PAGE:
The modern world has made kindness harder. For the first time in 2007 more people lived in cities than outside of them. By 2050, two-thirds of our species will be urban, but we are increasingly isolated. In 1911, about 5% of British citizens lived alone; a century later that number was 31%. In the United States, ten times as many eighteen-to-thirty-four-year olds live alone now than in 1950—and in urban centers. In parts of Manhattan and Los Angeles, more than 90% live alone.

For the past four decades, psychologists have measured empathy using questionnaires. Empathy has dwindled steadily. The average person in 2009 was less empathic than 75% of people in 1979.

Decreases in empathy foster tribalism and tribalism creates still deeper problems. Look at the political wreckage that has occurred in America. Fifty years ago, Republicans and Democrats disagreed on policy over dinner, but still ate together. Now each side sees the other as stupid, evil, and dangerous. Trolls work tirelessly to provoke as much suffering on the other side as they can. Zaki concludes, “In this bizarre ecosystem, care doesn’t merely evaporate; it reverses.

The philosopher Jeremy Rifkin writes, “The most important question facing humanity is this: Can we reach global empathy in time to avoid the collapse of civilization and save the Earth?”

Whether this has to be is the question Zaki explores in this book.

Zaki believes that we can grow our empathy and become kinder as a result. He notes that there are decades of research suggesting that empathy is less like a fixed trait and more like a skill—something we can sharpen over time and adapt to the modern world. Saki explores this research in his book.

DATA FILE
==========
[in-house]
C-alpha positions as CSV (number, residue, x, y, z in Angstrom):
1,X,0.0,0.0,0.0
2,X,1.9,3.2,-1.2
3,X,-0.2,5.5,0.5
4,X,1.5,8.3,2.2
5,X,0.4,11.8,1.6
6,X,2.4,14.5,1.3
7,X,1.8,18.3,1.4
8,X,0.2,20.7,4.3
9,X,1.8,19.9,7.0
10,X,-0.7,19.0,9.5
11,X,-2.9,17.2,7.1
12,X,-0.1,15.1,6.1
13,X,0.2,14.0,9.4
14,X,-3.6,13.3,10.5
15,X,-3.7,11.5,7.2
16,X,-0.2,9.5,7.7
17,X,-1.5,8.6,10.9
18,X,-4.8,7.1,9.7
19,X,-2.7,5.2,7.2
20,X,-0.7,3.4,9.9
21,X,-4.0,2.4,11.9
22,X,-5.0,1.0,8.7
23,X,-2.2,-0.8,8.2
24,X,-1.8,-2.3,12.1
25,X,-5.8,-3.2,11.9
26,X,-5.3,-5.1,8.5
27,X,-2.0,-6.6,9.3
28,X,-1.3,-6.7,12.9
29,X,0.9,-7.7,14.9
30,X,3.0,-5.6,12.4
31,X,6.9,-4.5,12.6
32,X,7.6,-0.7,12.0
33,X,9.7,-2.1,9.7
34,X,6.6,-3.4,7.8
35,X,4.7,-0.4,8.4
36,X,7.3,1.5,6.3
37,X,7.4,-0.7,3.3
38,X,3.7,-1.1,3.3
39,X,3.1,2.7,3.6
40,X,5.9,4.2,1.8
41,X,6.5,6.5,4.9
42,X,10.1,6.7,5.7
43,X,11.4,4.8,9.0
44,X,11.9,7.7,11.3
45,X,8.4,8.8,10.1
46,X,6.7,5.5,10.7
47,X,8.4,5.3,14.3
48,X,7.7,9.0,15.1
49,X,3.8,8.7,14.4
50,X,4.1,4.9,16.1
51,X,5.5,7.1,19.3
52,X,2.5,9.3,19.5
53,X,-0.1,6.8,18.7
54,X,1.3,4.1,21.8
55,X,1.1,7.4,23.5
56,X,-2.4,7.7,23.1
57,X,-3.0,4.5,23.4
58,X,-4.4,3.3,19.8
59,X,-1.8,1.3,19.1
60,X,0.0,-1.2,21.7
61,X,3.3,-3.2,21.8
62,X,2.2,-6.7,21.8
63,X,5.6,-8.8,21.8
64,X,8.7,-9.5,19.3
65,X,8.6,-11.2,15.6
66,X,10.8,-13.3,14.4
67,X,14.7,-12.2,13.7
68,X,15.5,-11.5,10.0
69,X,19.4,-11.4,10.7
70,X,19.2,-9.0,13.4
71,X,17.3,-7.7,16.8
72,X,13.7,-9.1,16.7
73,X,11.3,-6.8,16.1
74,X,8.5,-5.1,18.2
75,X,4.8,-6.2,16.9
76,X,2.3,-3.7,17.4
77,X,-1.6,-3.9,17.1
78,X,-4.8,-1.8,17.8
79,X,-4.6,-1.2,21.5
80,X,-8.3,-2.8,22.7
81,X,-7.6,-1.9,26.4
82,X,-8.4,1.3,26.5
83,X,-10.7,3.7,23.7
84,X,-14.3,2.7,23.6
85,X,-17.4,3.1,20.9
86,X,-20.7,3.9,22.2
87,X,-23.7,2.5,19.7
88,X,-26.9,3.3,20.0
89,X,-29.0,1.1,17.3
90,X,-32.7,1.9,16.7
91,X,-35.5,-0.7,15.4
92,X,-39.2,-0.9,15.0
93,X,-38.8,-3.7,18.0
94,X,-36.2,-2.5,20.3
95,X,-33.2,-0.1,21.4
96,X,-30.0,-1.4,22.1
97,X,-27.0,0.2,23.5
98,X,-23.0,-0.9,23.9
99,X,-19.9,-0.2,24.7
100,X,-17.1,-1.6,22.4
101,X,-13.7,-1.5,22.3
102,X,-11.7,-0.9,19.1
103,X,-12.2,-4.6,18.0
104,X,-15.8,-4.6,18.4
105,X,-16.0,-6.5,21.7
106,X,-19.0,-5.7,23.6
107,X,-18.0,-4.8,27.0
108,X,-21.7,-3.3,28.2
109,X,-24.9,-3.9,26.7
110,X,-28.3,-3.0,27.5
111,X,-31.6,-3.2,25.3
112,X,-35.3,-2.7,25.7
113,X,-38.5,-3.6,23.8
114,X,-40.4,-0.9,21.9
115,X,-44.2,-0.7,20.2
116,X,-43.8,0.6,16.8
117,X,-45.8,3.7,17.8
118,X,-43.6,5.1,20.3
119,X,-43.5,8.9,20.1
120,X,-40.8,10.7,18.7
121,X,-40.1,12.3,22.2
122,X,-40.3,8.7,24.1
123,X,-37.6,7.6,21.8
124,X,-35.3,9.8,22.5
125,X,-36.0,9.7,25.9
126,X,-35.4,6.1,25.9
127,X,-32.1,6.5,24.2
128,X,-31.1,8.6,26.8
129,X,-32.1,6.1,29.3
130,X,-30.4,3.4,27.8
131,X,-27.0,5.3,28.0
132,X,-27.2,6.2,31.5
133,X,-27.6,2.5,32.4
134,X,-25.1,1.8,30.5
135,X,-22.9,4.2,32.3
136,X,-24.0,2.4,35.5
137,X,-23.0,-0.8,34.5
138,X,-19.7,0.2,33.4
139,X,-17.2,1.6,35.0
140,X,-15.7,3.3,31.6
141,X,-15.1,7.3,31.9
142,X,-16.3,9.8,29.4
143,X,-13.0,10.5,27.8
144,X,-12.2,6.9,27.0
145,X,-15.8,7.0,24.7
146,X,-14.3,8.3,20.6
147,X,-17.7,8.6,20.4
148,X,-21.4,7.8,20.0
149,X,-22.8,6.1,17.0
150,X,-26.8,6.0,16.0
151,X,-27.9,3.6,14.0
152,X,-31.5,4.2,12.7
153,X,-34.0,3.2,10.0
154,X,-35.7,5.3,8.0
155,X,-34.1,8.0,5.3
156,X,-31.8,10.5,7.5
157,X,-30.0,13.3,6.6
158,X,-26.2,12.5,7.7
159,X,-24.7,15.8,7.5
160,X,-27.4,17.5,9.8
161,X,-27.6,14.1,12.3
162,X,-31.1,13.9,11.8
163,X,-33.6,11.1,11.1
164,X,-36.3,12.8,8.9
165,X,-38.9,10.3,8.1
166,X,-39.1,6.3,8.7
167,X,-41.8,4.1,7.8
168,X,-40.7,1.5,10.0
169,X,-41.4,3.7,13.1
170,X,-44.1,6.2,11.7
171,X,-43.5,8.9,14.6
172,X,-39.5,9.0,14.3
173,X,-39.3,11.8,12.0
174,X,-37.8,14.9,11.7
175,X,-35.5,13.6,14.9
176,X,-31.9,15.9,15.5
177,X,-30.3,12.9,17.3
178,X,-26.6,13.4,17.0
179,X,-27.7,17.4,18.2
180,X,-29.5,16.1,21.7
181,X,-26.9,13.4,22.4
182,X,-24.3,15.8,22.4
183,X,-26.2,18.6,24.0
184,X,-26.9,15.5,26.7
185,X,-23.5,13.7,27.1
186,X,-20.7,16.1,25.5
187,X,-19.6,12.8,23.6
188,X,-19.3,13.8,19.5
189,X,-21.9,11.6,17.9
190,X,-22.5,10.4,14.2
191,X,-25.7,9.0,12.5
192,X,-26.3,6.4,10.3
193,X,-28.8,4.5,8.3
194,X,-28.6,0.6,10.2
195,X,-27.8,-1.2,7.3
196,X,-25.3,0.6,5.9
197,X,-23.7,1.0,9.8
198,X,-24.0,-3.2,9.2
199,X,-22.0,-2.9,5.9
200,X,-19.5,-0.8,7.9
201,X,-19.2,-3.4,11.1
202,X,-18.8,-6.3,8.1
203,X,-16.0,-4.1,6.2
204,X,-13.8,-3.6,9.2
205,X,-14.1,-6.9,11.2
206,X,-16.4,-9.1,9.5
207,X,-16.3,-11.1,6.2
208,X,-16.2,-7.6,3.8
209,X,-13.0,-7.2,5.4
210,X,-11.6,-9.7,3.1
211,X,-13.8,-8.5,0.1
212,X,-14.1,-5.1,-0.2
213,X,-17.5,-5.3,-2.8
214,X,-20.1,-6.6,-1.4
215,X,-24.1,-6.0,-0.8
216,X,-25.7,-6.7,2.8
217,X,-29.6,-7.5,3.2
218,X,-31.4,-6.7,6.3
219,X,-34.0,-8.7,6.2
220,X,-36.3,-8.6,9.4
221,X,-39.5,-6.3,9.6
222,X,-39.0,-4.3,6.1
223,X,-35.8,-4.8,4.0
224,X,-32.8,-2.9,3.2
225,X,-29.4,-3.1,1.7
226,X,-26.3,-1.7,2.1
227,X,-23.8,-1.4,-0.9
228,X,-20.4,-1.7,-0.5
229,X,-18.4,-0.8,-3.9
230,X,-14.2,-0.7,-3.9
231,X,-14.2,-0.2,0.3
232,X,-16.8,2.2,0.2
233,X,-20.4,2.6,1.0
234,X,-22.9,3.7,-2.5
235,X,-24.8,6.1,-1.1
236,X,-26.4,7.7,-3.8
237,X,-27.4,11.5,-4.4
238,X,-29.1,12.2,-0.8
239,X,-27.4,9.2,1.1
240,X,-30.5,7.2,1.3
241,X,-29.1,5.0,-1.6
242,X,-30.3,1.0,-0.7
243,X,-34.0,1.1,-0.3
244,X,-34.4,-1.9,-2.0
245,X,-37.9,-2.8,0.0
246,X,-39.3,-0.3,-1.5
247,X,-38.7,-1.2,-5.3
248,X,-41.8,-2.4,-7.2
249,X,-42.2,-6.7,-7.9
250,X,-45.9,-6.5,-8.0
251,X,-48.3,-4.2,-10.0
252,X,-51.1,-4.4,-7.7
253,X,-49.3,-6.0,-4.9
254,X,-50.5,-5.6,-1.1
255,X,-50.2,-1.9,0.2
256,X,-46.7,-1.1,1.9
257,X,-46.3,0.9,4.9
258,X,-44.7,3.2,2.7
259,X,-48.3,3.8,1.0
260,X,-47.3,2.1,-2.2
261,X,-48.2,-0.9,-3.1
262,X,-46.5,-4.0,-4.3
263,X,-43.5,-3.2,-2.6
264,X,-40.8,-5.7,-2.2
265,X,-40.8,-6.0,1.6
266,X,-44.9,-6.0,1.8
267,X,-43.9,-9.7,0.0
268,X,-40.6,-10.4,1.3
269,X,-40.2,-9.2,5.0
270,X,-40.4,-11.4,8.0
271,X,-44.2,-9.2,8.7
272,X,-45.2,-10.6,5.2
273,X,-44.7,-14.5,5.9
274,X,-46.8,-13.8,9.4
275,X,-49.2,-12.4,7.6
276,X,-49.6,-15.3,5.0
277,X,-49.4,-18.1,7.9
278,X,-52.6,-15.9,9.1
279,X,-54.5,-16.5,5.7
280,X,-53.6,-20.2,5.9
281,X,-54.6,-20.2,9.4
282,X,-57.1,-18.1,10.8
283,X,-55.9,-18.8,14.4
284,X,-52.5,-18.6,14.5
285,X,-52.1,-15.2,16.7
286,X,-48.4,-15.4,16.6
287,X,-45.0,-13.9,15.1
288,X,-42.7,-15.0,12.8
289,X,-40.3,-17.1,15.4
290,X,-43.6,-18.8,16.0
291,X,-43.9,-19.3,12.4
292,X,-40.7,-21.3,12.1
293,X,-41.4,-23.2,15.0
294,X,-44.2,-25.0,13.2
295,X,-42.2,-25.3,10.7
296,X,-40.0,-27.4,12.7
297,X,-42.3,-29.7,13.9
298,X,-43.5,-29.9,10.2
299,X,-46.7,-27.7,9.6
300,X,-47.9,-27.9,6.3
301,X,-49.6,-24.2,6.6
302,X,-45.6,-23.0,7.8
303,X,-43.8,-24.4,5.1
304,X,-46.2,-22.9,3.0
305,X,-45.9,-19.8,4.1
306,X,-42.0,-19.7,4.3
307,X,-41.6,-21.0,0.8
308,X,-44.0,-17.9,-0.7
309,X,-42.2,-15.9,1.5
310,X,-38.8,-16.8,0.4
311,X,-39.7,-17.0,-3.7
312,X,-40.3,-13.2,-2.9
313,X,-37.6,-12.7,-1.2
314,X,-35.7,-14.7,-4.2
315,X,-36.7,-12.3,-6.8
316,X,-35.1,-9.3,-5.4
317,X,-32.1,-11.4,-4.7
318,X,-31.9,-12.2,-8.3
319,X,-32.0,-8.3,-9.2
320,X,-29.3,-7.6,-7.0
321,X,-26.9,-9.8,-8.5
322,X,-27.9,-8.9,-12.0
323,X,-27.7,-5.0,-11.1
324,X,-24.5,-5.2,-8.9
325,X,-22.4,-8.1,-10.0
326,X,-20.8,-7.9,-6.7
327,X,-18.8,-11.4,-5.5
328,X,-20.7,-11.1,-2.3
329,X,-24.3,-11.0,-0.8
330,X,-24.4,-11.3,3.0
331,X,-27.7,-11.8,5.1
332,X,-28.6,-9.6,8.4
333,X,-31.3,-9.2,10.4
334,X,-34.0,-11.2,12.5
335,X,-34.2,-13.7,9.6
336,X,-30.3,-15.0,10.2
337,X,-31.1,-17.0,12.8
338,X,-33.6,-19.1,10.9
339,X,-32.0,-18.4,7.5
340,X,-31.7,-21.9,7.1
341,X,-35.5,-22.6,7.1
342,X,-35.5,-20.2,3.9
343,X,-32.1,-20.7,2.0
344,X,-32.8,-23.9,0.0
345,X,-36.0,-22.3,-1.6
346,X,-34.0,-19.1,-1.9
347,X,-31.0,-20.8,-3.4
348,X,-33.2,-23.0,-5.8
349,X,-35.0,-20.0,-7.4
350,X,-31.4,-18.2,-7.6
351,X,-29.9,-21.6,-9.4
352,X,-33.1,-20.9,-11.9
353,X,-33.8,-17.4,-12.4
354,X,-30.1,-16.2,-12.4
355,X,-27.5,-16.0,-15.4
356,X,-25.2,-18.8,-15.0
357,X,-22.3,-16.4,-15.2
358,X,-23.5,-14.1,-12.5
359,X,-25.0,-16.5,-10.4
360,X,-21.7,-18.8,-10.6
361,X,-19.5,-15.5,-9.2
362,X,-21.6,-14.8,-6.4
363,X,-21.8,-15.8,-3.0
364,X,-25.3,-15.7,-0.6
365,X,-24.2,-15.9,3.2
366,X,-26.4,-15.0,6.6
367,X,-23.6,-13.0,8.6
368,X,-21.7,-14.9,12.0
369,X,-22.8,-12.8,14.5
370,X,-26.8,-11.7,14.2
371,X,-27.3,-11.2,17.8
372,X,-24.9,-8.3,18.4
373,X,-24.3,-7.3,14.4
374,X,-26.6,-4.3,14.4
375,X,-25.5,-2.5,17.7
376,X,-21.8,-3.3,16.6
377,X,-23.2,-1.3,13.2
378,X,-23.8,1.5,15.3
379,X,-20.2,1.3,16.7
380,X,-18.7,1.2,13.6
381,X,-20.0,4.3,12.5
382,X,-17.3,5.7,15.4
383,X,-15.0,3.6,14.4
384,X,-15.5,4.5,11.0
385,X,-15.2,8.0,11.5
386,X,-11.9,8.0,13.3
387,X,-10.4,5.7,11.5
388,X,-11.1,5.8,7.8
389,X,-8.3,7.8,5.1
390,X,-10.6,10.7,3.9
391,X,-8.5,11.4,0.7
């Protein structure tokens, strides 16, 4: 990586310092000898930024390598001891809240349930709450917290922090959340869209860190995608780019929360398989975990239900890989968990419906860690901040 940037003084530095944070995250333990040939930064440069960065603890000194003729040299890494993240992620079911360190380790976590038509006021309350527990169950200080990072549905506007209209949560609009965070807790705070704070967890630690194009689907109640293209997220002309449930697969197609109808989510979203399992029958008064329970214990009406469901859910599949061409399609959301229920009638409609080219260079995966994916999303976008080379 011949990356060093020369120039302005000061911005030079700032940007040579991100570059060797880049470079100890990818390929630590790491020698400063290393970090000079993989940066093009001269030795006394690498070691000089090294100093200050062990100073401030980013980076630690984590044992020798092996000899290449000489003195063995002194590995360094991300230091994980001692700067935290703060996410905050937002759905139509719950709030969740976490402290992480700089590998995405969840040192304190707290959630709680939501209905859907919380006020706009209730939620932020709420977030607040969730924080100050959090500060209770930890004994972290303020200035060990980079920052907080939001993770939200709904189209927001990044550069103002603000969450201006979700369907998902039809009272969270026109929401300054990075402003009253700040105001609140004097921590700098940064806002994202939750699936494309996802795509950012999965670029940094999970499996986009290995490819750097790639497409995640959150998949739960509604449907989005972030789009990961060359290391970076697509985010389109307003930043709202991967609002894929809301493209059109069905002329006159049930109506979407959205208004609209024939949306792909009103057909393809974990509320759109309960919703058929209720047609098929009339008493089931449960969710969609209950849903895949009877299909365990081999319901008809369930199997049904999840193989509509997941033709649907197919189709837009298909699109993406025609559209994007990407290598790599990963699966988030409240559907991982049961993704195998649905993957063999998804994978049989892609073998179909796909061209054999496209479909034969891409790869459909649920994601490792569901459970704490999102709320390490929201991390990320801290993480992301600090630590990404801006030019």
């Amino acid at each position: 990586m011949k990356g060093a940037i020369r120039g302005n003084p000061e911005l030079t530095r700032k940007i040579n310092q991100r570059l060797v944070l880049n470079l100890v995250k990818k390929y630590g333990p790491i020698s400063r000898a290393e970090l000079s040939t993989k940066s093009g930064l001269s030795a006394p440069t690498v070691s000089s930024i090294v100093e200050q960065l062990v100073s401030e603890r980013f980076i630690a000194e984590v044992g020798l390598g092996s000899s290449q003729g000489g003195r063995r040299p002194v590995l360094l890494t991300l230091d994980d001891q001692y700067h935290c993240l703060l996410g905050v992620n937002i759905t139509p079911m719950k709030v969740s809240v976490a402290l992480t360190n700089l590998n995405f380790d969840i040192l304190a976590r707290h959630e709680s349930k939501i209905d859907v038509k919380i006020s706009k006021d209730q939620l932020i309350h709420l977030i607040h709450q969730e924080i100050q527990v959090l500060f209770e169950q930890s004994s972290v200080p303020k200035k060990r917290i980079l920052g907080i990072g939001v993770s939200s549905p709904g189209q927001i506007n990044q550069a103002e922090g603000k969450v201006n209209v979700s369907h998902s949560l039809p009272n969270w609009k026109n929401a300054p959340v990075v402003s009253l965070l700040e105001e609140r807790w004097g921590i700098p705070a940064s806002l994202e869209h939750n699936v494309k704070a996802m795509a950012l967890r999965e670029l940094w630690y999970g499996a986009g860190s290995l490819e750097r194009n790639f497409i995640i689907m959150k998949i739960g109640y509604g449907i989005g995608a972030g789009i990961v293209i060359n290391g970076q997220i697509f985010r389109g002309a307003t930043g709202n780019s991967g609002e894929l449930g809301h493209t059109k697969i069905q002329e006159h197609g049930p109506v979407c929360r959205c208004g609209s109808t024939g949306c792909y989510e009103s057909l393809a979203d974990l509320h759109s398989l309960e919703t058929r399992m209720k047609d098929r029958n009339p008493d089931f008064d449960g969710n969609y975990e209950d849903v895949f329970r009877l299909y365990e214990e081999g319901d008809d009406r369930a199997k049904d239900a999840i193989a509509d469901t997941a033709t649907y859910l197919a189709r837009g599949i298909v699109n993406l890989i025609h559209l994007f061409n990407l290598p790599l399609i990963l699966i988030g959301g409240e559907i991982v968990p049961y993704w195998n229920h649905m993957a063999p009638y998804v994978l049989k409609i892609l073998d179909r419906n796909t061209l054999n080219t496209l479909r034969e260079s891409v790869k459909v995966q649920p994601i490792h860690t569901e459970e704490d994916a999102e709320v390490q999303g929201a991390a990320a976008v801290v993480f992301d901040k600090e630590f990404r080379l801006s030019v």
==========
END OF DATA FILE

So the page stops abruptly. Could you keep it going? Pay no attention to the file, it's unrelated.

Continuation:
Origin Story: A Big History of Everything

August 14, 2018

The title of this post is the title of an impressive book by David Christian. It begins with the big bang and ends with the hope for a new universe after this one ends. Christian writes, “To understand the history of humanity, you have to understand how such a strange species evolved, which means learning about the evolution of life on planet Earth, which means learning about the evolution of stars and planets, which means knowing about the universe.”

Later, he writes, “Within the creative hurricane of modernity, there is emerging a new, global origin story that is as full of meaning, awe and mystery as any traditional origin story, but is based on modern scientific scholarship across many disciplines. There are two problems with this statement. One problem is that it is unrealistic to think that many people will be able to read this entire tome, although HM has a high opinion of his readers and hopes that many of them will read this book for reasons provided later. The second problem regards the criticism that Michael Gerson offered in his review of the book: epistemological imperialism. HM likes this term and it is right on the mark. Science is extremely valuable and is largely, if not exclusively, responsible for the standard of living that most of us enjoy. But science is not the only means of knowing. No effort will be made to outline the many different ways we humans have of knowing. People can come to know God through many contemplative practices. However, a distinction needs to be made between religions and a belief in God. HM could never bring himself to affiliate with any particular religion because he was being told to believe. He reasoned that God had given him a brain and that he was given that brain for thinking, not believing. And the law of parsimony precluded belief in any specific religion. They all had problems, primary among them being that they claimed they were speaking for God. Well, God can be contacted directly through prayer, meditation, and contemplative practices. So religions are not necessary and can be bypassed entirely, perhaps for the good.